'Draculas' get their teeth back into lucrative Gaza tunnel operation

THEY call them the "Draculas" – rich, ruthless men who have carved a fortune out of the dark earth beneath the Egypt-Gaza border. This particular class of Palestinian tunnel-owner has never been popular with locals; now, after Israel's three-week bombardment, the Draculas are back in business and fuelling a new wave of tension at the heart of Gazan society.

This time last week, the Hai Qishta district of Rafah was a ghost town, throbbing day and night with "bunker-buster" explosives dropped from Israeli war planes. Now different noises fill the air; the shouts, banging and clanging of a small army of workers busy repairing the vast network of tunnel entrances dotted around this sandy patch of land less than 200 metres from the Egyptian border.

Some are digging away under white canvas tents; most don't even bother with this most basic attempt at discretion. "Nearly everyone is rebuilding now, this time with stronger stone entrance shafts," Mahmoud, a 24-year-old tunnel manager, says. "It may take a month or two for us to be operating at full capacity again, but we'll get there."

The tunnels have, in the past, had many uses – often contradictory ones – for the people of Gaza: subterranean lifelines during the Israeli-imposed siege on their land; magnets for destruction in the heat of war; stark enforcers of inequality and exploitation throughout.

And as Rafah's biggest industry grinds slowly back into action, it is this latter role that is causing consternation among communities affected by the smuggling trade.

Mohammed Qishta's relatives have lived in this area for so long that they have taken it on as the family name. Mohammed, 60, saw his house levelled by Israeli bulldozers four years ago; since then, he has been approached regularly by businessmen looking to lease his land for tunnel-building. "They usually offer around $1,000 (700) up front, then a 10 to 20 per cent cut of all future profits," he told The Scotsman. "For people round here, that's a huge amount of money."

Many of his neighbours have been persuaded by the promise of cash; sources suggest there are up to 700 tunnels along the border with Egypt, plus hundreds of small tubes pumping illicit petrol into Gaza. Mohammed, however, gives the smugglers the same answer every time. "I tell them no, no and no again," he says forcefully. "Who are these tunnels for? They exist for the rich alone; 98 per cent of Gazans will never benefit from this work."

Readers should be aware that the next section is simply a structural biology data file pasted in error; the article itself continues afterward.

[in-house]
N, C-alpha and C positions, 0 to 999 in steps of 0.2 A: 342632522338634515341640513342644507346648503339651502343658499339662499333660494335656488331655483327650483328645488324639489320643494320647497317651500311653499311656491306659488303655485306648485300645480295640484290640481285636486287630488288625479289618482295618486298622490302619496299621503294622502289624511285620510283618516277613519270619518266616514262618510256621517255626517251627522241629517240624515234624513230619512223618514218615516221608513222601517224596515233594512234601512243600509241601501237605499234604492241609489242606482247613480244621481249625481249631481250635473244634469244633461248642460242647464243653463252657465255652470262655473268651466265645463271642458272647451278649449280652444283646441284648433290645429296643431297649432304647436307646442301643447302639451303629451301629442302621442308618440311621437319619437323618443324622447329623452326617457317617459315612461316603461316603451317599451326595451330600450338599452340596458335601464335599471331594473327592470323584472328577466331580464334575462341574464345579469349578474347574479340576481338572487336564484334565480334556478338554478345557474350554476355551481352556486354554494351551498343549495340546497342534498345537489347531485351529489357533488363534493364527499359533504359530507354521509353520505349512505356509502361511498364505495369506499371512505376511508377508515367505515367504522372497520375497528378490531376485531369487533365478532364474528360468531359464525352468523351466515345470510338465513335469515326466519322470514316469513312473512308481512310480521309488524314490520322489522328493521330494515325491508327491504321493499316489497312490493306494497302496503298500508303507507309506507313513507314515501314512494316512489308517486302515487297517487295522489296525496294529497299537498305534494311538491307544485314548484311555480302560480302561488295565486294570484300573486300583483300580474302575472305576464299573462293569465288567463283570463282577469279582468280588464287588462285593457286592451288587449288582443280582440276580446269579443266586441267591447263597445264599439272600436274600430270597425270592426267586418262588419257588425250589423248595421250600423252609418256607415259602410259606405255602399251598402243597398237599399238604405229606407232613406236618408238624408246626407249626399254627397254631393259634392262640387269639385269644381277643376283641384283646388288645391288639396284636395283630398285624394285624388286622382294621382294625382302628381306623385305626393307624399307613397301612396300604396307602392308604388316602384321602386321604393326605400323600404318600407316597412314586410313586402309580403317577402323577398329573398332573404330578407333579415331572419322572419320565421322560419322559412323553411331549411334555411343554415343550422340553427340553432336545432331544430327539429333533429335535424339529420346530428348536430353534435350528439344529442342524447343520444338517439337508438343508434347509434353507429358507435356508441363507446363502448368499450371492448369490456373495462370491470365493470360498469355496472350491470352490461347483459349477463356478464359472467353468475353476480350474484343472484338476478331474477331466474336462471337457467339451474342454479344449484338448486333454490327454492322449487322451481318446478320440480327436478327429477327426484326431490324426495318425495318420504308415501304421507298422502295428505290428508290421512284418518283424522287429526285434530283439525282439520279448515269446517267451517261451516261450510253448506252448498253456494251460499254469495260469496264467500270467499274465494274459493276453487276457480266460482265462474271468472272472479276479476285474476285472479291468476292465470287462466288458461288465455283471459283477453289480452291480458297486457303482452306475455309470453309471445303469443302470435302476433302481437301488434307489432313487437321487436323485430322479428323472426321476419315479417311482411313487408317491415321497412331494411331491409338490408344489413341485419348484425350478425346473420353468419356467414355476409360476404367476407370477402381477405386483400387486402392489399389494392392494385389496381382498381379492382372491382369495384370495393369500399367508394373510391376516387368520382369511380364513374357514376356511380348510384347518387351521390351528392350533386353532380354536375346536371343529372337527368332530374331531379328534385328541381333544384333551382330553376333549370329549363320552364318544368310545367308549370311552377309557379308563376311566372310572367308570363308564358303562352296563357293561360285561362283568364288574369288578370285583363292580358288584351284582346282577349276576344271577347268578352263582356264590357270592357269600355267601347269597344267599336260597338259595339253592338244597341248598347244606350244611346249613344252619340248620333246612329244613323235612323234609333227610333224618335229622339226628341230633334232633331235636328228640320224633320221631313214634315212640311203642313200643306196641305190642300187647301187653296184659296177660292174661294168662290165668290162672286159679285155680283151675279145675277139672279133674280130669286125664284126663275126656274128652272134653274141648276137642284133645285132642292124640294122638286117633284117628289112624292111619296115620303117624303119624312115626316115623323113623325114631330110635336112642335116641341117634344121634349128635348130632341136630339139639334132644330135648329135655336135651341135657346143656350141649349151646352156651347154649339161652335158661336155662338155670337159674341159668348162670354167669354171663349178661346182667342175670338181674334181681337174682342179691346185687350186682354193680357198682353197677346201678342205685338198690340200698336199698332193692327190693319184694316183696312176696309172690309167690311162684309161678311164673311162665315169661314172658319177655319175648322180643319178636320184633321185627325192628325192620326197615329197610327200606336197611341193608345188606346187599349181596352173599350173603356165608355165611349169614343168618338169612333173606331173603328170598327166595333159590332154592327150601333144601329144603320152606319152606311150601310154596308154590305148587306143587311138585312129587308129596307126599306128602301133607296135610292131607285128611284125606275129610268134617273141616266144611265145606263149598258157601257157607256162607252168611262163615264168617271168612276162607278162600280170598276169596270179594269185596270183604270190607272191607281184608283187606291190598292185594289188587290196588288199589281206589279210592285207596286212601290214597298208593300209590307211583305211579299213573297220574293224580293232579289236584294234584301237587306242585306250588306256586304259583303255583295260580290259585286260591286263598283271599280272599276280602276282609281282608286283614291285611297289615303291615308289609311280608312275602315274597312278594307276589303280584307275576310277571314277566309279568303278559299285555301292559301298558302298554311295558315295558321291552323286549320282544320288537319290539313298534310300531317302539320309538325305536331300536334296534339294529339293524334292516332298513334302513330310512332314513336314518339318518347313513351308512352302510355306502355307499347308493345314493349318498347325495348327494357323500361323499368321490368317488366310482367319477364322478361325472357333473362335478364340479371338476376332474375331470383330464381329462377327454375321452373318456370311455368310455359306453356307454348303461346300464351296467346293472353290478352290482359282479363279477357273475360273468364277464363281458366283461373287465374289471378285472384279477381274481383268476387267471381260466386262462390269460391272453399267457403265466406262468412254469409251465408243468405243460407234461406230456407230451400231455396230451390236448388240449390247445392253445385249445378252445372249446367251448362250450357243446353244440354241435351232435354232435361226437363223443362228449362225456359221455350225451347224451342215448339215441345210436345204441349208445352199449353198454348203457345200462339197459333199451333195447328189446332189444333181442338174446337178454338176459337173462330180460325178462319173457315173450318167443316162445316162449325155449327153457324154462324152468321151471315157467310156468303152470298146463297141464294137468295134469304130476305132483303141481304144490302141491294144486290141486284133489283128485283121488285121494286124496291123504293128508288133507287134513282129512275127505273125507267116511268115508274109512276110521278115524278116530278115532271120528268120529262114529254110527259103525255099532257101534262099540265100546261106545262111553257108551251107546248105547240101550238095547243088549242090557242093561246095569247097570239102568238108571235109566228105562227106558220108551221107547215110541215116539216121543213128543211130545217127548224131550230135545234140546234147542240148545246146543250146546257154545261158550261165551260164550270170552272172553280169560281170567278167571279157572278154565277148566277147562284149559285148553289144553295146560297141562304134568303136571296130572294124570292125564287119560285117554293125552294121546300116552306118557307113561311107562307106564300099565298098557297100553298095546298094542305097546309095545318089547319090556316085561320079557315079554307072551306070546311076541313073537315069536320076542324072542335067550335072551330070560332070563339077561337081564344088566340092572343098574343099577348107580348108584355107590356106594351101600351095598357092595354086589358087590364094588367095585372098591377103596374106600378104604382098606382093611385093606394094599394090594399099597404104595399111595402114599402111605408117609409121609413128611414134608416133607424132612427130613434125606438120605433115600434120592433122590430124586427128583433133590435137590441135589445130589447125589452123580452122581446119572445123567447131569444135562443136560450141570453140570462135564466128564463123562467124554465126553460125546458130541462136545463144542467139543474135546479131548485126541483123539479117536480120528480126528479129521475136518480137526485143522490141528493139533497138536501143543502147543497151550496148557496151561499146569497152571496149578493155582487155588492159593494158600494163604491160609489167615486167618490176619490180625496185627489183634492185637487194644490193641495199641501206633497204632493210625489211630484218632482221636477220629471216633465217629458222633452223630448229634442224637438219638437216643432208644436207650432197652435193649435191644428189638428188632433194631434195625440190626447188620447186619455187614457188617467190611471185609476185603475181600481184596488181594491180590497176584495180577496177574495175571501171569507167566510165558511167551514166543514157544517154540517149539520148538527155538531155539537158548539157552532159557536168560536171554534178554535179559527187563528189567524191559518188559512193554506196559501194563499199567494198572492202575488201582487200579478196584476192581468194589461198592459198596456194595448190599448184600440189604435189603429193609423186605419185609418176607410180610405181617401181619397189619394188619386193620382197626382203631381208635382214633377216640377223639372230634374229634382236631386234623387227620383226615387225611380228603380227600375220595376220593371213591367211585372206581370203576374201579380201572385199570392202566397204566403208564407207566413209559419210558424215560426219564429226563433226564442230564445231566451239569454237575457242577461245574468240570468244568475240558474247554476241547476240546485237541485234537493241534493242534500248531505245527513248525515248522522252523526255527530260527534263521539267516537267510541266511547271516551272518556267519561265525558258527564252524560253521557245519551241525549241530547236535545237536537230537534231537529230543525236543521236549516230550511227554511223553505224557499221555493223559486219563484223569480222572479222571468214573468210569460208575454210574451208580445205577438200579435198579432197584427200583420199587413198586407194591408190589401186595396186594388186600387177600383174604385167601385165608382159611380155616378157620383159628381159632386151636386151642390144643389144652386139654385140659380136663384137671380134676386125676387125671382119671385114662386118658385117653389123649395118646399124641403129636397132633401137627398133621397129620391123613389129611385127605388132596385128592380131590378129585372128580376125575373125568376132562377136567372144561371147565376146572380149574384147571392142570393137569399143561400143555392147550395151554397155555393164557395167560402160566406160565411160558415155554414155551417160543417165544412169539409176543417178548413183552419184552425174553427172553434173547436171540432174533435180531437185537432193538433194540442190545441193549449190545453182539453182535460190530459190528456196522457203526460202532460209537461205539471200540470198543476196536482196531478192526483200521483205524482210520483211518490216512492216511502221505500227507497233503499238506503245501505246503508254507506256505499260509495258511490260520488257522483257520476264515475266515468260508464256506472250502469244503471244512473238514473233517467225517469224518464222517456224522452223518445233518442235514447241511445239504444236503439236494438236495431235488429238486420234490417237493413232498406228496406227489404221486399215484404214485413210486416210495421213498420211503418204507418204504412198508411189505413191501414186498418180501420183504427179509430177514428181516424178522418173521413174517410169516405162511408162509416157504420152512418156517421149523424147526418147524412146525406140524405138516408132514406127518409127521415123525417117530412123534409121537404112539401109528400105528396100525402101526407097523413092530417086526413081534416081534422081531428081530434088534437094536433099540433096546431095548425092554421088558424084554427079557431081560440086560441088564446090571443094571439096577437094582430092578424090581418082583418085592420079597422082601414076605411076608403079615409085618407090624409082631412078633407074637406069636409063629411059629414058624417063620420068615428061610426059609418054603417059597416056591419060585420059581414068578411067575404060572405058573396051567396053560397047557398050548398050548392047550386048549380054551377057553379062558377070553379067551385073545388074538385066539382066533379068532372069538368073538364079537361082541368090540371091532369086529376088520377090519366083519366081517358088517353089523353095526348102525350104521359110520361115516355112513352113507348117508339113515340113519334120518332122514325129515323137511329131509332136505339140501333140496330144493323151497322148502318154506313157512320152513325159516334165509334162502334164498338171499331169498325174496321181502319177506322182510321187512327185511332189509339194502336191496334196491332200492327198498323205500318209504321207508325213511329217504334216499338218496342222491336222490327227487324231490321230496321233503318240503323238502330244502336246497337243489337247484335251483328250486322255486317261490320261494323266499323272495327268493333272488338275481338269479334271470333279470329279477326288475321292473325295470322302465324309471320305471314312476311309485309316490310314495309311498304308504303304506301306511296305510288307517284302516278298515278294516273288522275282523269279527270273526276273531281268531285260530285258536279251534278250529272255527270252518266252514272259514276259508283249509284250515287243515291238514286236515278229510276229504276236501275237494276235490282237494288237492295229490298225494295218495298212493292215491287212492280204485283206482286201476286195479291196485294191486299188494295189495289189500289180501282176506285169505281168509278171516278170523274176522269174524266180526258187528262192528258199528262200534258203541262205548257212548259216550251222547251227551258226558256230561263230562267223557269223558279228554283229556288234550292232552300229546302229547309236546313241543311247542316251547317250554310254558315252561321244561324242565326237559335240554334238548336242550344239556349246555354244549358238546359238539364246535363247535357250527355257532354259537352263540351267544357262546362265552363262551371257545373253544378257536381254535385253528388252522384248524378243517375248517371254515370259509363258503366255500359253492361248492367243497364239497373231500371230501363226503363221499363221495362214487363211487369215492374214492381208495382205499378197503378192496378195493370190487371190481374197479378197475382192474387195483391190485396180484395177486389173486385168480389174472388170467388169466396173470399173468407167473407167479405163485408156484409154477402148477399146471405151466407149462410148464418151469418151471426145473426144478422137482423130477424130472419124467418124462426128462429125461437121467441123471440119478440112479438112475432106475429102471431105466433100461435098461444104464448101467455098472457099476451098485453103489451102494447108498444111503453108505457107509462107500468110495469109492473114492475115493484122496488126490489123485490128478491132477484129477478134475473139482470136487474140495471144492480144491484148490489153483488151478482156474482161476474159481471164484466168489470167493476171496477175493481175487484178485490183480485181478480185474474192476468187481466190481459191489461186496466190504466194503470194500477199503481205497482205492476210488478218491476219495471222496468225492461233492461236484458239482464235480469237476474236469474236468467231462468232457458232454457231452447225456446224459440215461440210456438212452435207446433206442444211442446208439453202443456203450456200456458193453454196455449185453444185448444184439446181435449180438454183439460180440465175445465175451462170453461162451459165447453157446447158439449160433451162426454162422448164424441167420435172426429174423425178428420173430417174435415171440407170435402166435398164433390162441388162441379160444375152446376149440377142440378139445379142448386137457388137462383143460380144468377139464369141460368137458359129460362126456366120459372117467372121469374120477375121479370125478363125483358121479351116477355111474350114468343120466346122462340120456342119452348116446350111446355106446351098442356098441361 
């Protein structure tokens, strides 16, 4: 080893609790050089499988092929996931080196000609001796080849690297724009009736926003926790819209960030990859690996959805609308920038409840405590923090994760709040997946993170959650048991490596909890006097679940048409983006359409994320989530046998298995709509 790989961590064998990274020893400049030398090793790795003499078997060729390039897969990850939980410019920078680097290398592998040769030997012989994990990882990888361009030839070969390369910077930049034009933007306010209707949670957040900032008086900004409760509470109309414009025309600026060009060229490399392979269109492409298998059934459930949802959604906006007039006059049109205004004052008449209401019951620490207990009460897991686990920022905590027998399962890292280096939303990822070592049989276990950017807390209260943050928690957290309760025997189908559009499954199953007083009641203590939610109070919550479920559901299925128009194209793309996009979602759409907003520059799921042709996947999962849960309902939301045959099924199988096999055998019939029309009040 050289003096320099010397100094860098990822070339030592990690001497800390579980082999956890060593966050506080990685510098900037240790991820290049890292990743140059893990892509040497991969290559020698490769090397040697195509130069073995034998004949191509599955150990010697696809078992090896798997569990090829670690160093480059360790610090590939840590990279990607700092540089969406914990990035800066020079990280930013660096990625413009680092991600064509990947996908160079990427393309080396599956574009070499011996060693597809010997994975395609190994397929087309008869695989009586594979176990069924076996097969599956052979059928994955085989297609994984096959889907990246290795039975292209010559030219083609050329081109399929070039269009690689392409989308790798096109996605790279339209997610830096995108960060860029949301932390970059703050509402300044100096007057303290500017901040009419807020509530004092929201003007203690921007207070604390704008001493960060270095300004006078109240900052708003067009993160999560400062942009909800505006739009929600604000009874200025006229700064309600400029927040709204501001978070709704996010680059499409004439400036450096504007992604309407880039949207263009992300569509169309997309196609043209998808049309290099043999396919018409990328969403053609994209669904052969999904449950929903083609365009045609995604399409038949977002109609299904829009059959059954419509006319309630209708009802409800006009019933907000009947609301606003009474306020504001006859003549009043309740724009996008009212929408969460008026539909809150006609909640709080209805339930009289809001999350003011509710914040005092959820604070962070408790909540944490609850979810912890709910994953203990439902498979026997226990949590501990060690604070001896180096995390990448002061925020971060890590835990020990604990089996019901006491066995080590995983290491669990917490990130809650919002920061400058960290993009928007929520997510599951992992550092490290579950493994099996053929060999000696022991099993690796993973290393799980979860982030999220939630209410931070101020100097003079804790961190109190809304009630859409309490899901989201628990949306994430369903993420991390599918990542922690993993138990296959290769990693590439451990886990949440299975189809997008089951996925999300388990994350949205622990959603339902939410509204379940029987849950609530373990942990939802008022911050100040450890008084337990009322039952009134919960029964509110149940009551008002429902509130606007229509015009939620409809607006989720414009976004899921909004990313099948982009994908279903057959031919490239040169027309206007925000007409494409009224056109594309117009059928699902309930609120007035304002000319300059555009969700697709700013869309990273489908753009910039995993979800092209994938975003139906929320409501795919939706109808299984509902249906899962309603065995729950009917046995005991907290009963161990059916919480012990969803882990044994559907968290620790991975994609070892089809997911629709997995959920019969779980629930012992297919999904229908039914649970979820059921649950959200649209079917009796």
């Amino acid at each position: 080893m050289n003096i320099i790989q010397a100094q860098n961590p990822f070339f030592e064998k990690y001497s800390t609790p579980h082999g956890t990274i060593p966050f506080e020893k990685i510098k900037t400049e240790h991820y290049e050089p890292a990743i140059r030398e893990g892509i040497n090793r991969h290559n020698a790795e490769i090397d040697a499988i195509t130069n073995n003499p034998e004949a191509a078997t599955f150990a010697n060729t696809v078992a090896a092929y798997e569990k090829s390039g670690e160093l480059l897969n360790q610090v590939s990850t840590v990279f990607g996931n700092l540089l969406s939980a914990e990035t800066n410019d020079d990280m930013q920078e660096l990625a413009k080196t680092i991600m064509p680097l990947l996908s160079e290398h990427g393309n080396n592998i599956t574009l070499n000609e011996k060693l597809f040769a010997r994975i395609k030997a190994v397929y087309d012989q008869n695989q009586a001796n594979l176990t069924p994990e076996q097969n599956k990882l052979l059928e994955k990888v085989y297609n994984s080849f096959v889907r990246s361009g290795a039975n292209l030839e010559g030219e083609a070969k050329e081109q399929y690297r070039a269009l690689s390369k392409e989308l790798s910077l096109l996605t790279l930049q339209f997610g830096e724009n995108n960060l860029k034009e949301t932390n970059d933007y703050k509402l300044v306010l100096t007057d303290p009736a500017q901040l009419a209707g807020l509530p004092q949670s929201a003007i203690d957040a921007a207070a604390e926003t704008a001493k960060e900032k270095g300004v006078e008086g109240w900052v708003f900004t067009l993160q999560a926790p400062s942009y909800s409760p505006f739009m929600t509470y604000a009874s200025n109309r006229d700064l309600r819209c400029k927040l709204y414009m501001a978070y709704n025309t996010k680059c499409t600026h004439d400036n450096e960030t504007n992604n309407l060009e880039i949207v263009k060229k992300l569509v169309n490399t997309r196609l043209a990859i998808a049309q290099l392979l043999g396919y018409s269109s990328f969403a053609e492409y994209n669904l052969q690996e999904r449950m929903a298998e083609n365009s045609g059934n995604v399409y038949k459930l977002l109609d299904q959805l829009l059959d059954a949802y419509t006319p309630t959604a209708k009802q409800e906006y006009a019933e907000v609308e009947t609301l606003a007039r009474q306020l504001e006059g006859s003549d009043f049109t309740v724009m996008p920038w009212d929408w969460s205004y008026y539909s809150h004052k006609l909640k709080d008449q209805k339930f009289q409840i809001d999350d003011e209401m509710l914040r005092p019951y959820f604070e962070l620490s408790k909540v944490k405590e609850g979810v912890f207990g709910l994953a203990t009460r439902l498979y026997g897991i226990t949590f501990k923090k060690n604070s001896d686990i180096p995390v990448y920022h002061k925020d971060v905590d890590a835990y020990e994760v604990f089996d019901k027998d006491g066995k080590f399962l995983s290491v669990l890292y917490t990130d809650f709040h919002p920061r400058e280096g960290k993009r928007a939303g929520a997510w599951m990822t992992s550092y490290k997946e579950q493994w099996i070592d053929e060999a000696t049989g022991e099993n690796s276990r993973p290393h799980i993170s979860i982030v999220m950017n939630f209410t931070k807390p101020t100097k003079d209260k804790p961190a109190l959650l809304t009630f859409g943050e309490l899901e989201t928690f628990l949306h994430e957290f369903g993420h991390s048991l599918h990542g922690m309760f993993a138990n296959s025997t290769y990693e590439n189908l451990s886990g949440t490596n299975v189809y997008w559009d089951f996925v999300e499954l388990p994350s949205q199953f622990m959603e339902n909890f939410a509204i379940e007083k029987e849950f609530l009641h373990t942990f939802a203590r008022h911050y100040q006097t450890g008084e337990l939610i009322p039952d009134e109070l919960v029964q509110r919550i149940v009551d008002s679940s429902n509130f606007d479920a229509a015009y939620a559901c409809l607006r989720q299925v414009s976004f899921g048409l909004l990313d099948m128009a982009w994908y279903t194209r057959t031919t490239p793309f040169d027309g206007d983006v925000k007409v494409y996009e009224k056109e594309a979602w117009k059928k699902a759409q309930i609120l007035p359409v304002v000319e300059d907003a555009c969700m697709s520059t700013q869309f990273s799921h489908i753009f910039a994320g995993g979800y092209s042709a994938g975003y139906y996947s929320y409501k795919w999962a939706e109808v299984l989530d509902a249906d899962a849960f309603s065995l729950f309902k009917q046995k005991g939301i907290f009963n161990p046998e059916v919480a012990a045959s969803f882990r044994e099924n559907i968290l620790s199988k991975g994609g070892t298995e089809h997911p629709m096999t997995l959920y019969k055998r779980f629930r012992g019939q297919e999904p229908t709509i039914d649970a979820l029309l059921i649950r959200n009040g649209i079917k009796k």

Crippling Rafah's tunnel complex was a key objective of Israel's 22-day assault on Gaza. Israeli politicians painted the tunnels as a criminal conduit for weapons and drugs; international defenders of the smugglers argued that by providing a passage for essential food and medicines, the tunnels helped Palestinians survive the growing humanitarian crisis caused by Israel's blockade on Gaza, which began in June 2007 in response to the takeover of the Strip by Hamas. In Gaza, however, many share Mohammed's cynicism, not just because some tunnels are used to ferry the likes of arms and alcohol, but also because they are seen as personal supply lines for the privileged.

Mahmoud, who built his tunnel with friends about a year ago, is scathing about the Draculas. "There are two distinct groups of tunnel operators in Rafah," he says. "Our tunnel is about breaking the siege. We always saw it as a moral act. But there are those who looked on the siege as an opportunity to make a profit out of misery."

It's a claim borne out by the experience of Nesrine, an English teacher who lives in Rafah. When she needed cream to treat a skin condition last summer, she turned to the tunnel operators, who are taxed on their activities by the Hamas authorities.

"The Draculas completely ignored me because I couldn't pay much," she recalls. "But the humanitarian tunnel operators brought the stuff straight over and said it would be an insult to accept any money from me."

Rebuilding their shattered land after the Israeli assault, most Gazans grudgingly accept the tunnels and the Draculas as an inevitable feature of the landscape as long as Gaza's border crossings remain sealed. Mohammed Qishta's son, Abed, says: "It's the Israelis who made us need the tunnels, and that's the real tragedy – that they've created this situation where people can capitalise on disaster."

For Nesrine though, the issue is simpler. "If I was president of Palestine, I would shut them all tomorrow," she says. "Only then would people see the reality of what the siege has really done to our people."

BACKGROUND

GEORGE Mitchell, Barack Obama's new Middle East envoy, arrived in Israel yesterday to strengthen a ten-day-old Gaza ceasefire – as Israeli warplanes pounded smuggling tunnels in retaliation for a Palestinian bombing that killed a soldier.

Mr Mitchell called for the ceasefire to "be extended and consolidated".

Mr Mitchell's tour launches the first Middle East foray of the new Obama administration. The US president said his envoy would listen to all sides to craft an approach for moving forward with stalled Israeli-Palestinian peace efforts.

After talks in Jerusalem with Ehud Olmert, the Israeli prime minister, Mr Mitchell said securing the ceasefire was "of criticial importance". A longer-term break should centre on "an end to smuggling and reopening the crossings" into Gaza, largely closed since Hamas took over in 2007.

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